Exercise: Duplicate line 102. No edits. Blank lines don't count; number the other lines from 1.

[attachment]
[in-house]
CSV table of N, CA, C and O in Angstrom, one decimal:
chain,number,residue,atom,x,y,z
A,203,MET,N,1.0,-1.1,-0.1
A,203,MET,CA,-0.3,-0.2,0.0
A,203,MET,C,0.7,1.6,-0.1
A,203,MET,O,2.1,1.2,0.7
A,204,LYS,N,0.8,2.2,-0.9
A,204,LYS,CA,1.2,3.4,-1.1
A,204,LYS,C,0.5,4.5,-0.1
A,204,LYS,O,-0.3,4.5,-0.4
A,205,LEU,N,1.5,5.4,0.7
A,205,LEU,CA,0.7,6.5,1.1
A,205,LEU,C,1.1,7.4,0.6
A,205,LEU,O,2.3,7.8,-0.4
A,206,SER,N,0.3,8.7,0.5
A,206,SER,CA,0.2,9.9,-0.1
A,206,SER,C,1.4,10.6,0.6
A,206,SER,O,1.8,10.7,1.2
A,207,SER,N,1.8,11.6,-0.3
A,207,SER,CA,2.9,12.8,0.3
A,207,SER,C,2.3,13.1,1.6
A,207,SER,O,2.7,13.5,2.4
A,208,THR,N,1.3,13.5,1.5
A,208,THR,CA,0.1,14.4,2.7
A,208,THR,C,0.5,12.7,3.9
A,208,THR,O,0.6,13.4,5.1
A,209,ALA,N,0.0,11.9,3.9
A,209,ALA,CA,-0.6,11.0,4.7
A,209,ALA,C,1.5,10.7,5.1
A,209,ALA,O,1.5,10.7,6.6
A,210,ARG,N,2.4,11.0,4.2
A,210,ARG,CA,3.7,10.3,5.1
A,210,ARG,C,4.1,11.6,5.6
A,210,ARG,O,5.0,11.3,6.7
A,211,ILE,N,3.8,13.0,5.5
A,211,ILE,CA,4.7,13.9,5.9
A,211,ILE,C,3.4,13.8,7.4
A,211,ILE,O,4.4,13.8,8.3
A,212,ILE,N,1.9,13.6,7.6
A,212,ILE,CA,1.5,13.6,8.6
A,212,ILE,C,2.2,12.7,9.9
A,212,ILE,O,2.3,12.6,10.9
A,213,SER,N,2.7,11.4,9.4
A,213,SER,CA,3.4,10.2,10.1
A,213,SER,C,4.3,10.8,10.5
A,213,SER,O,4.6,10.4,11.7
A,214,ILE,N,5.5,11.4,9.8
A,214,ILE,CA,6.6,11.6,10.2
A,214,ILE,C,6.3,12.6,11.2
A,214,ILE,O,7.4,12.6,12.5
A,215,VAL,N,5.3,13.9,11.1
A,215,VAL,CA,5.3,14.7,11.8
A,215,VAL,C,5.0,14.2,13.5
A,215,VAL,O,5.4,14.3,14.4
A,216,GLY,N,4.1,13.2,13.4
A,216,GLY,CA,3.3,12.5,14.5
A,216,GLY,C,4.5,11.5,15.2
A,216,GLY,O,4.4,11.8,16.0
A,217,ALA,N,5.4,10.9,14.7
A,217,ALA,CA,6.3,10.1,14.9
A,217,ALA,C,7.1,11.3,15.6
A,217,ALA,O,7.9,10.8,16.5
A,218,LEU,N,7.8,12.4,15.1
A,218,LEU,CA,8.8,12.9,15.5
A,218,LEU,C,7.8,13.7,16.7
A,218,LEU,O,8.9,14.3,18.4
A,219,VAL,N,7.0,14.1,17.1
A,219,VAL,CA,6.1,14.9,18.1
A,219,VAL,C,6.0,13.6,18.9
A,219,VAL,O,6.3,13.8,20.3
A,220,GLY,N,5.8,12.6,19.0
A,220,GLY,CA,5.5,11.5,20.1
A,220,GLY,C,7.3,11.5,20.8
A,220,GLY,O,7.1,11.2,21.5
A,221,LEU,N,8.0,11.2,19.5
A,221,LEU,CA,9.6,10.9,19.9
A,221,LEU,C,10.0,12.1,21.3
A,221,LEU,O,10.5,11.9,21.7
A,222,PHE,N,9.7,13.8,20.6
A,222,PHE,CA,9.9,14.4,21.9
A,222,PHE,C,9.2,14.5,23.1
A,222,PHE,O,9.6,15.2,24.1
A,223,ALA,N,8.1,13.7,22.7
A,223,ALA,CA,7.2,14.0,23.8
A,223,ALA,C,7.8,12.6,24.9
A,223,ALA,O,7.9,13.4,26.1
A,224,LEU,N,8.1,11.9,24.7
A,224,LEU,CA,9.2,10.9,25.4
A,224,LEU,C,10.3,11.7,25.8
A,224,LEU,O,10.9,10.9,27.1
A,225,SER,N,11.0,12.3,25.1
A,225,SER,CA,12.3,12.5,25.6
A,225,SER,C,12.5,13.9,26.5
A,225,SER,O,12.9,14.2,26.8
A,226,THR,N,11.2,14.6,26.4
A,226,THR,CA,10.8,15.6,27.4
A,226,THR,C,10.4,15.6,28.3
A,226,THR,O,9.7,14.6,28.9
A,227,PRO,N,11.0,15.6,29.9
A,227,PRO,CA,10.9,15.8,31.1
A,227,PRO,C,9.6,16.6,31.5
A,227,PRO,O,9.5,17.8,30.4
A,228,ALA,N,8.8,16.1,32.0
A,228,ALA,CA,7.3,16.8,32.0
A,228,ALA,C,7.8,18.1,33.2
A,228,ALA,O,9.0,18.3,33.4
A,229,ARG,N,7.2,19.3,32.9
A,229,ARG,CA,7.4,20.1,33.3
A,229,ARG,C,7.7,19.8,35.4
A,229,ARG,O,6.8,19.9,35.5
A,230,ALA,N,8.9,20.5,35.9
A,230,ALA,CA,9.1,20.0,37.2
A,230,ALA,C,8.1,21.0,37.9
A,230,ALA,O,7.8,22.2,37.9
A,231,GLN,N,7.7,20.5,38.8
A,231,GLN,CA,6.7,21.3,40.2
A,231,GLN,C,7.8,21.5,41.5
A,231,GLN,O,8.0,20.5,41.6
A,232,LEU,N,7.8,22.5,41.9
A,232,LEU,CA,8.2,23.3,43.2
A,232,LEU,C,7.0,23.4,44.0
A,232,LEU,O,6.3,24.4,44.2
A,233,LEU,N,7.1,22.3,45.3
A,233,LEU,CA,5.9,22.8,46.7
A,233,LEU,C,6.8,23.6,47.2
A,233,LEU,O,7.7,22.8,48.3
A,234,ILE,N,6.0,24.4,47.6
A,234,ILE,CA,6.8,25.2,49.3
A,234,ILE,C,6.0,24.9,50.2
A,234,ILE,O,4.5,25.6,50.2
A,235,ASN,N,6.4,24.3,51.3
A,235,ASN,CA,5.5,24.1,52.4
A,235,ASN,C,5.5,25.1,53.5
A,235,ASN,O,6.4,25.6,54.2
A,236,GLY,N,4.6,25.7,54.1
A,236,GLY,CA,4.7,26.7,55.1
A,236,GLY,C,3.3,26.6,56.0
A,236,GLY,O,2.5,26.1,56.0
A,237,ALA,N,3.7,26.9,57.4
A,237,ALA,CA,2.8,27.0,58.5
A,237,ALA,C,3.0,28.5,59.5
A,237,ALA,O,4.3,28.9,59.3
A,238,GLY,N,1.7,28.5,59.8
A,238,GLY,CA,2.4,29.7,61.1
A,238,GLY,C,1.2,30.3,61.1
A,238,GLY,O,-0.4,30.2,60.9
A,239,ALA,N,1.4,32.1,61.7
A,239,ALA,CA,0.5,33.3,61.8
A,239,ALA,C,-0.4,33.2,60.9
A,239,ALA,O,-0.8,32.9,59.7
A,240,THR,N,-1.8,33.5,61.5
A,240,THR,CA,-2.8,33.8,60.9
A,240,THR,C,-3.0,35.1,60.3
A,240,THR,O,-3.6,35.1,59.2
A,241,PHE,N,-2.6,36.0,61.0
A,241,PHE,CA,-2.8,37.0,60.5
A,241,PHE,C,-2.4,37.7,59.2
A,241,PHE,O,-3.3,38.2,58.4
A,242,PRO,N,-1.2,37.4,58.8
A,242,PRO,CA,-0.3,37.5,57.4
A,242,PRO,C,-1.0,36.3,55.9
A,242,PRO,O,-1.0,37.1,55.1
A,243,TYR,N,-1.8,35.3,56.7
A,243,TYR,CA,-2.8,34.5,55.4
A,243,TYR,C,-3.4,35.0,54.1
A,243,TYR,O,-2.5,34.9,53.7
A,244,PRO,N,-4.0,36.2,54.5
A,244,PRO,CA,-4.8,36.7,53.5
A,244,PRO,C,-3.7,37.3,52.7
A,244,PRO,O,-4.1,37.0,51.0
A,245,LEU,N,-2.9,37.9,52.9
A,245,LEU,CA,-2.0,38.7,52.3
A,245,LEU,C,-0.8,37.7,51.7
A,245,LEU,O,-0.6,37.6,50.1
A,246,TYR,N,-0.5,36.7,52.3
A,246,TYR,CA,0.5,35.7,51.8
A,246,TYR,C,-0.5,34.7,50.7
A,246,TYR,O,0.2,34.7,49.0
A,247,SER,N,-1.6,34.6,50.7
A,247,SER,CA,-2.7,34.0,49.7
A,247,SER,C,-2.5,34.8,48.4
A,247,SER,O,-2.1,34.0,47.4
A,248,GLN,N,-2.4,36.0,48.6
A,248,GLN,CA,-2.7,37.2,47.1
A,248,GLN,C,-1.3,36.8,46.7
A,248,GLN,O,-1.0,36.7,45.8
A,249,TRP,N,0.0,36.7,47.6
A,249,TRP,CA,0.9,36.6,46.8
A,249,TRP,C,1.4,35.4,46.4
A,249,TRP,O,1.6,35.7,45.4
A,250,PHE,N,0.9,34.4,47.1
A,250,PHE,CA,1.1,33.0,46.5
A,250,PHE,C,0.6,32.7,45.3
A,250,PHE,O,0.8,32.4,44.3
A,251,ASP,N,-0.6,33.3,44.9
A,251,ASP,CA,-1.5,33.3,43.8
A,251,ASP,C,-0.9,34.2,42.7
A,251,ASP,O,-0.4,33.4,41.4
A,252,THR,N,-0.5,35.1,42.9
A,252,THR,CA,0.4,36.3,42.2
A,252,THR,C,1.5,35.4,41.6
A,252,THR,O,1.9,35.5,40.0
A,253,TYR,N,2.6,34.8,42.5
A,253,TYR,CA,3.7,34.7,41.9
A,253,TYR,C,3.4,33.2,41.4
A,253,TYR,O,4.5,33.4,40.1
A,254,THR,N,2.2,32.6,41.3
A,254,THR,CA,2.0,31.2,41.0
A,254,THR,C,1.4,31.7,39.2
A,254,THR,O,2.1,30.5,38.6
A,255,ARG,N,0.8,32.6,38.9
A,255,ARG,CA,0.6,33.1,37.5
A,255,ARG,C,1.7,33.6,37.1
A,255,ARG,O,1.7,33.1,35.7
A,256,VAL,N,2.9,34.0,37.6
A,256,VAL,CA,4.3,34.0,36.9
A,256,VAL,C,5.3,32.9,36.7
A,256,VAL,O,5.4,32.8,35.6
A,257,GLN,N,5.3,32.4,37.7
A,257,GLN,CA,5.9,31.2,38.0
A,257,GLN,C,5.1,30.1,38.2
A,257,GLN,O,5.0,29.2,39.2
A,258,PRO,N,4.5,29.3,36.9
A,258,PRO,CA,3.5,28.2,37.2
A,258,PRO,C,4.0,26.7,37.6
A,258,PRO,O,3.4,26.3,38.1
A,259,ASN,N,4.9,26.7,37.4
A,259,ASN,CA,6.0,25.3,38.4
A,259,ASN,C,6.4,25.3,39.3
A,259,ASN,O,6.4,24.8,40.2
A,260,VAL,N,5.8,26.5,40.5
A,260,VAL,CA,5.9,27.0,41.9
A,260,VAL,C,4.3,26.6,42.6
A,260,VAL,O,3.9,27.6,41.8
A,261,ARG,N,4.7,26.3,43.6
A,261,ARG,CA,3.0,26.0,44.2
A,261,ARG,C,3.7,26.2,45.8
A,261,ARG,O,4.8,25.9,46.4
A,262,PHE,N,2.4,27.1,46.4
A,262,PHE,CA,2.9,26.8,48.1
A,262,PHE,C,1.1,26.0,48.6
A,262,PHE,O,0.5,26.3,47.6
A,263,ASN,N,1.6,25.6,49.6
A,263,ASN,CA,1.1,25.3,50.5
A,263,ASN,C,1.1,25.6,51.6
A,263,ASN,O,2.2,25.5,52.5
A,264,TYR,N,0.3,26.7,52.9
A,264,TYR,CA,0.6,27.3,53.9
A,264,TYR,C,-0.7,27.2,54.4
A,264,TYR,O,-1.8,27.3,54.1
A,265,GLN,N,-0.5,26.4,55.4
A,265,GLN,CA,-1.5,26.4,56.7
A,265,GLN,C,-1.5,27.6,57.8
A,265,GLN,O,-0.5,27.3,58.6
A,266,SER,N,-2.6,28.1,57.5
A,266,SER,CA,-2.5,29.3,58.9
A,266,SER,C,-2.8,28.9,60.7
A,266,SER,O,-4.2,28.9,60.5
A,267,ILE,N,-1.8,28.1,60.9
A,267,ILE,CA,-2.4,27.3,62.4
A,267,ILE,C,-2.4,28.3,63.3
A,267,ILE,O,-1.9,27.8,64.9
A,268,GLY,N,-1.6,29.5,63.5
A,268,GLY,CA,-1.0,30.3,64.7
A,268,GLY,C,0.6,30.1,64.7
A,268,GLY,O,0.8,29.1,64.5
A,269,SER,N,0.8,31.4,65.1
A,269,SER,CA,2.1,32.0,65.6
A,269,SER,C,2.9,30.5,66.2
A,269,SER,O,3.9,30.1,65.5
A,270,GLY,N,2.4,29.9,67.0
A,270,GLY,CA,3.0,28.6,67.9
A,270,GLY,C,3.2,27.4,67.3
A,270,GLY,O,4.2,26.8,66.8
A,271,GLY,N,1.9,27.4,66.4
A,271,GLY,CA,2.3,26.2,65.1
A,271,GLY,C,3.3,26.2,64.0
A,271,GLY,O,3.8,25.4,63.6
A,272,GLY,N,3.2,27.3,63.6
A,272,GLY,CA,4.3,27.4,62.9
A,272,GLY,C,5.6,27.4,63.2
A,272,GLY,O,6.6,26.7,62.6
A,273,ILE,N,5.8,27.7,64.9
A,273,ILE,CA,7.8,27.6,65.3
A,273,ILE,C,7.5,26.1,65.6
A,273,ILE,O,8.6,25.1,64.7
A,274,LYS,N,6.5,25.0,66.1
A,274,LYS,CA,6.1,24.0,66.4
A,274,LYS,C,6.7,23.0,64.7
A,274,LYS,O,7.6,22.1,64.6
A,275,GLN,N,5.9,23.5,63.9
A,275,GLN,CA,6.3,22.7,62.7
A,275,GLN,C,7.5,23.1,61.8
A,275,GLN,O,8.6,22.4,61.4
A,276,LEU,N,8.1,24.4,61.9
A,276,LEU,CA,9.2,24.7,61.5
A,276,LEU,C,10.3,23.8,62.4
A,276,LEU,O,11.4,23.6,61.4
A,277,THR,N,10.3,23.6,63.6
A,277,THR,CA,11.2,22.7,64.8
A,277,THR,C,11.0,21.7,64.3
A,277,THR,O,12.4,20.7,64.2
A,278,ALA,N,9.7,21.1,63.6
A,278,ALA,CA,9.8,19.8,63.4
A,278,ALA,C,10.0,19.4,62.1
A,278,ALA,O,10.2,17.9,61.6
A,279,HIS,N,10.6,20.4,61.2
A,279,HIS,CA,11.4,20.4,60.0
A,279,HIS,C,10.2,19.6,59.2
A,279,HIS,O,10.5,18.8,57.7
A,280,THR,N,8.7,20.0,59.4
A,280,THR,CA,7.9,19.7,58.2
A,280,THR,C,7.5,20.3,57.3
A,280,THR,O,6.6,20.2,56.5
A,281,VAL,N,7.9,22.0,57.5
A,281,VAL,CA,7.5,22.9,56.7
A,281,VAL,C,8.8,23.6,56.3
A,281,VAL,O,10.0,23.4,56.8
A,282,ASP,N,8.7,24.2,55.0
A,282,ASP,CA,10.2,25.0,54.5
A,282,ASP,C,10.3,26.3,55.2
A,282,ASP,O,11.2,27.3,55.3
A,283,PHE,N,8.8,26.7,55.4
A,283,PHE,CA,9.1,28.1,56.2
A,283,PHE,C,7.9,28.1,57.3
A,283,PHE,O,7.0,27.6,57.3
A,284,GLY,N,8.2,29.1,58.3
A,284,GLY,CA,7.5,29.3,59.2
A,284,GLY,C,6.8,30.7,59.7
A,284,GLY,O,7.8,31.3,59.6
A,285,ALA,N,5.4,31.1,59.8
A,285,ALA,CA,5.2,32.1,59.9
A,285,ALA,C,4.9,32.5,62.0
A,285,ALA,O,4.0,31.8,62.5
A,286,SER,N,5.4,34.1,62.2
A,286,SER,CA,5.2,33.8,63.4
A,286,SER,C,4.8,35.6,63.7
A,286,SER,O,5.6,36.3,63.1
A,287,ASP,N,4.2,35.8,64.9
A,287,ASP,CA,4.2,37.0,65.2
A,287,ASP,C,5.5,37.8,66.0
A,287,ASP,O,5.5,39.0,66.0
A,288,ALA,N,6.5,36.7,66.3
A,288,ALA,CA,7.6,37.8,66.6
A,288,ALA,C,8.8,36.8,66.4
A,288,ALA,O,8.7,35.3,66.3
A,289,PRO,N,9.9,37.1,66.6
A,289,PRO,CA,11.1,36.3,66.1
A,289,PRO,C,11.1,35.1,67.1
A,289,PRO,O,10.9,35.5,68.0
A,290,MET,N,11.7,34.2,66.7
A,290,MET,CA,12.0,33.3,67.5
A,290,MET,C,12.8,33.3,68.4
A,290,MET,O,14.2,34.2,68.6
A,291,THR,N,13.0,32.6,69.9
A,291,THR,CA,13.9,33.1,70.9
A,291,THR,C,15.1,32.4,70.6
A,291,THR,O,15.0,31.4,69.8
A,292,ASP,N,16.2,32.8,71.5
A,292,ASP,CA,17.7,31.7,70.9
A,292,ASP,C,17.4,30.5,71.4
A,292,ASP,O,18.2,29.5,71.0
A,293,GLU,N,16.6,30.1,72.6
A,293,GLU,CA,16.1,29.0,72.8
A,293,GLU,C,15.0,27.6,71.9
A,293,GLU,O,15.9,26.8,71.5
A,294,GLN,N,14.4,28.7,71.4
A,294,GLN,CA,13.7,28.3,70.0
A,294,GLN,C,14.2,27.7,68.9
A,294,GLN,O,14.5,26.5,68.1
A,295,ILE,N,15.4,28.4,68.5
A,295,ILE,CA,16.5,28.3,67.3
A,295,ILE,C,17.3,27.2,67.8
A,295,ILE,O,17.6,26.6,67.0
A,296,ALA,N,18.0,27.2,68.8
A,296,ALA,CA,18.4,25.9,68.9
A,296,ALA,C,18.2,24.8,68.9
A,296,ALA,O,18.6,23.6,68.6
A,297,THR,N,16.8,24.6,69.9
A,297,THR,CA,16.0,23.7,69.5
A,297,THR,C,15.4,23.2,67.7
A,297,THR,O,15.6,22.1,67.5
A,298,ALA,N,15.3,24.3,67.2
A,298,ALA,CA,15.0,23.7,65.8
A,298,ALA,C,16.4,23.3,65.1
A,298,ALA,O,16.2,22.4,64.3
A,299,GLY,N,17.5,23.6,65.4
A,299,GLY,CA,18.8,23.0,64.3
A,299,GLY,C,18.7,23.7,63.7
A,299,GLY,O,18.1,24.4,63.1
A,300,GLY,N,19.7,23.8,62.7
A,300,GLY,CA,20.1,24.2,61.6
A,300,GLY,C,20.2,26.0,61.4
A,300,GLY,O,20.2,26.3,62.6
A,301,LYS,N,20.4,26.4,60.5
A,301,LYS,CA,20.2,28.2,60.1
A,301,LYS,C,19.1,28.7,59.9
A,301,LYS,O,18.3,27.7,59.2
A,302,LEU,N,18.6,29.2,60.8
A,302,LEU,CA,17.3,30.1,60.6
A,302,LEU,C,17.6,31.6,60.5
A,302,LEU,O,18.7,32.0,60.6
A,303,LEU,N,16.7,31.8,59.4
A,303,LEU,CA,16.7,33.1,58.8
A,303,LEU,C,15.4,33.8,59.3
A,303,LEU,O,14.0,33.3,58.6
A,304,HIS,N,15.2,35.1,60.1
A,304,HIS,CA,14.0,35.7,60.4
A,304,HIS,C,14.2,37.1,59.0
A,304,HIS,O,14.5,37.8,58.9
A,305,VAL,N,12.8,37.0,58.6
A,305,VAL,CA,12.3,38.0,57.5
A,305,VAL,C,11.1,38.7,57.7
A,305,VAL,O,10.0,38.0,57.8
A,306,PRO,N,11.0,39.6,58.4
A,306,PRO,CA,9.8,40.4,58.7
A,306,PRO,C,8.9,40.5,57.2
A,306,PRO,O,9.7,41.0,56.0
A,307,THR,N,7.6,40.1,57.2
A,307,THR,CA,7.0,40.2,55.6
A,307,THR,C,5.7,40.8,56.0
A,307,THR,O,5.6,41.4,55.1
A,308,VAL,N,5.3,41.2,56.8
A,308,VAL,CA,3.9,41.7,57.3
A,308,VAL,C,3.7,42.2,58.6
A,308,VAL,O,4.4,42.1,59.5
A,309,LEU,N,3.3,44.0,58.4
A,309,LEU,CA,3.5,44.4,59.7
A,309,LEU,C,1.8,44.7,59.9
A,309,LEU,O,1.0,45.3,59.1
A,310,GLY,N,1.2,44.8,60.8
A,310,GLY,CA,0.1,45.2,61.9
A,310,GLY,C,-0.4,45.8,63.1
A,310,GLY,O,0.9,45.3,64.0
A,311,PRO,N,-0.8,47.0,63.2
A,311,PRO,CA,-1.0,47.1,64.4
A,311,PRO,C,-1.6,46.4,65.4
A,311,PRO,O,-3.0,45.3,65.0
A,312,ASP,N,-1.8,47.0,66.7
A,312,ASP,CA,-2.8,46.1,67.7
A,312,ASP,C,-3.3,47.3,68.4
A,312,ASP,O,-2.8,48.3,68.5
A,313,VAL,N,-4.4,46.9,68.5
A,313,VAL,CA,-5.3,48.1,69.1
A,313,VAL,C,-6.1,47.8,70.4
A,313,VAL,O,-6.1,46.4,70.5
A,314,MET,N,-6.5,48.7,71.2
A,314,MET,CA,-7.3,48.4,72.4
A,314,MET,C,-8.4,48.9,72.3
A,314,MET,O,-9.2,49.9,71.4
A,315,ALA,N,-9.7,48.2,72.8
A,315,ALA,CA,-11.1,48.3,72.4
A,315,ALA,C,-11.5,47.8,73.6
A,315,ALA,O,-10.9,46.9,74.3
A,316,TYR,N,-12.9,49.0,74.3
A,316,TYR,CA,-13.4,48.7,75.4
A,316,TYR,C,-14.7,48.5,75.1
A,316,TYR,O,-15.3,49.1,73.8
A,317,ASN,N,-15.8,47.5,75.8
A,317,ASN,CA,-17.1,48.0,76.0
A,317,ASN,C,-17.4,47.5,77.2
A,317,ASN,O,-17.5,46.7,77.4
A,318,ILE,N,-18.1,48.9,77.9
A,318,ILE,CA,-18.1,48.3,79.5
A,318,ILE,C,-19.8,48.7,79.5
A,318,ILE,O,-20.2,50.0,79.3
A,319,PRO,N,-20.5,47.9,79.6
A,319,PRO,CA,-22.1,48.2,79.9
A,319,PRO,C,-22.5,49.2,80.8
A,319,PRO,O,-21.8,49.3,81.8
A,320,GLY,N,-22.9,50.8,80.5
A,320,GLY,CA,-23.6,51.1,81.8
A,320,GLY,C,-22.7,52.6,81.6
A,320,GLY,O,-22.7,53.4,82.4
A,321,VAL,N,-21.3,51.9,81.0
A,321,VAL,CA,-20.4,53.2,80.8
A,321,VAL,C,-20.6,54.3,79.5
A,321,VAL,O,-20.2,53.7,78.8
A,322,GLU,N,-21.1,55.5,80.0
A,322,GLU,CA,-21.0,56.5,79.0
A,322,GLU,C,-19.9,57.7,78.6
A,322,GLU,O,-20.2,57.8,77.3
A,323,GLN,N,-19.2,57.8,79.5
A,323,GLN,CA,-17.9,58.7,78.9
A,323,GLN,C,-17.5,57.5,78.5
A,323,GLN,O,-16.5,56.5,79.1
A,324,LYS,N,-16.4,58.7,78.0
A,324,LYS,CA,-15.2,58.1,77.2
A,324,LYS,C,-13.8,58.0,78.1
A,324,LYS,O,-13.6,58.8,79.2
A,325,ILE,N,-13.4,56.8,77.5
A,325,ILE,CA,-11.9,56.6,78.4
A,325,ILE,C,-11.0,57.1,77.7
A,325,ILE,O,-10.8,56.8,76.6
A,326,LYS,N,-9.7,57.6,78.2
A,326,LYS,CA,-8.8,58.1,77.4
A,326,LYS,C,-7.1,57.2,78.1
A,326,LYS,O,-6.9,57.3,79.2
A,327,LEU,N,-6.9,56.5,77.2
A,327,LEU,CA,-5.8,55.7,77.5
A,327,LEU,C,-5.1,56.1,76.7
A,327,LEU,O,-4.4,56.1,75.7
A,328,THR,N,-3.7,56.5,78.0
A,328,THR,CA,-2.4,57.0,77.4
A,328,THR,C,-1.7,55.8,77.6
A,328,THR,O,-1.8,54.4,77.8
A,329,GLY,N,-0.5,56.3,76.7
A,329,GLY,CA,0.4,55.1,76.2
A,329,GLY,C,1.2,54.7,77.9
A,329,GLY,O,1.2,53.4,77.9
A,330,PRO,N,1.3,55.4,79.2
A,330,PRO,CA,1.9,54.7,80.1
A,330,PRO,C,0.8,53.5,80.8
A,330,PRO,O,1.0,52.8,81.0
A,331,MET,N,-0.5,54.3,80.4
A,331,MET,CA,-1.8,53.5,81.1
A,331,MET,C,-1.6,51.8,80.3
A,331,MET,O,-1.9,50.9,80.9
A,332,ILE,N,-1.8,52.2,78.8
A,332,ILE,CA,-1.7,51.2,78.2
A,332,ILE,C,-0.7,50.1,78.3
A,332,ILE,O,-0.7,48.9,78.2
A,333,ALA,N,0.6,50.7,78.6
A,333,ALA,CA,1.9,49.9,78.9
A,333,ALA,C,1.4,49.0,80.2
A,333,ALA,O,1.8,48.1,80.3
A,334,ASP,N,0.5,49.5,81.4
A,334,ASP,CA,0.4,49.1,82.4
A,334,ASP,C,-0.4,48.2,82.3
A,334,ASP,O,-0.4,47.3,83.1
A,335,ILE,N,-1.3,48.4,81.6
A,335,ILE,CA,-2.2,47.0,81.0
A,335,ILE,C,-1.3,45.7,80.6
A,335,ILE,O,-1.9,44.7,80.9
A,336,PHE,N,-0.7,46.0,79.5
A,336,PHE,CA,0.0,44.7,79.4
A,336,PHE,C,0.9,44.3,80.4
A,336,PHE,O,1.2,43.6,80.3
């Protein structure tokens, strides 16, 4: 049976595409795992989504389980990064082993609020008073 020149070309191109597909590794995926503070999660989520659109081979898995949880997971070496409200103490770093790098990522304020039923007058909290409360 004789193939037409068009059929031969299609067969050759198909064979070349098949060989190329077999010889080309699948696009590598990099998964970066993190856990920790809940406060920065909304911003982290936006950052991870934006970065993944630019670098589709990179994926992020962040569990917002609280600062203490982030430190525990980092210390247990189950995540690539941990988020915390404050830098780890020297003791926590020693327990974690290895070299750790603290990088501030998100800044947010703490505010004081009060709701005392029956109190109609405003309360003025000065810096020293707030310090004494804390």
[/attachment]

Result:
A,227,PRO,C,9.6,16.6,31.5